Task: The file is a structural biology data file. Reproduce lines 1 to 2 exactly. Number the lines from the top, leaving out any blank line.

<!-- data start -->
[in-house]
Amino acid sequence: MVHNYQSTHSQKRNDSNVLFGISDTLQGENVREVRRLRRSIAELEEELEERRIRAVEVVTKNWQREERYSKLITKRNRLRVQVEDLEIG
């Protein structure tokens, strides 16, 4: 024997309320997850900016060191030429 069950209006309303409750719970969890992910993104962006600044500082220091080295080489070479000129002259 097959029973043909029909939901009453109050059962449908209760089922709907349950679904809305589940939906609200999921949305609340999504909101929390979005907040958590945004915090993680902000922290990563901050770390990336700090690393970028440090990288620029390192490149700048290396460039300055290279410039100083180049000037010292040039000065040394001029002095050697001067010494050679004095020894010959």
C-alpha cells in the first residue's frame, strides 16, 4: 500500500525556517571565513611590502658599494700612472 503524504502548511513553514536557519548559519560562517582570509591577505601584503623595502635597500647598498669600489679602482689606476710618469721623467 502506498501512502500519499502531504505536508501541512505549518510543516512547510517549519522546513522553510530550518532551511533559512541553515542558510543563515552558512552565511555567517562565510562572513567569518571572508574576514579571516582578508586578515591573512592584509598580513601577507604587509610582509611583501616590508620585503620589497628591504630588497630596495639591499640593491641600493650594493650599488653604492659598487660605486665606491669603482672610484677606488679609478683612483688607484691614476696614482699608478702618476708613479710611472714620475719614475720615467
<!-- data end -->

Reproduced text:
[in-house]
Amino acid sequence: MVHNYQSTHSQKRNDSNVLFGISDTLQGENVREVRRLRRSIAELEEELEERRIRAVEVVTKNWQREERYSKLITKRNRLRVQVEDLEIG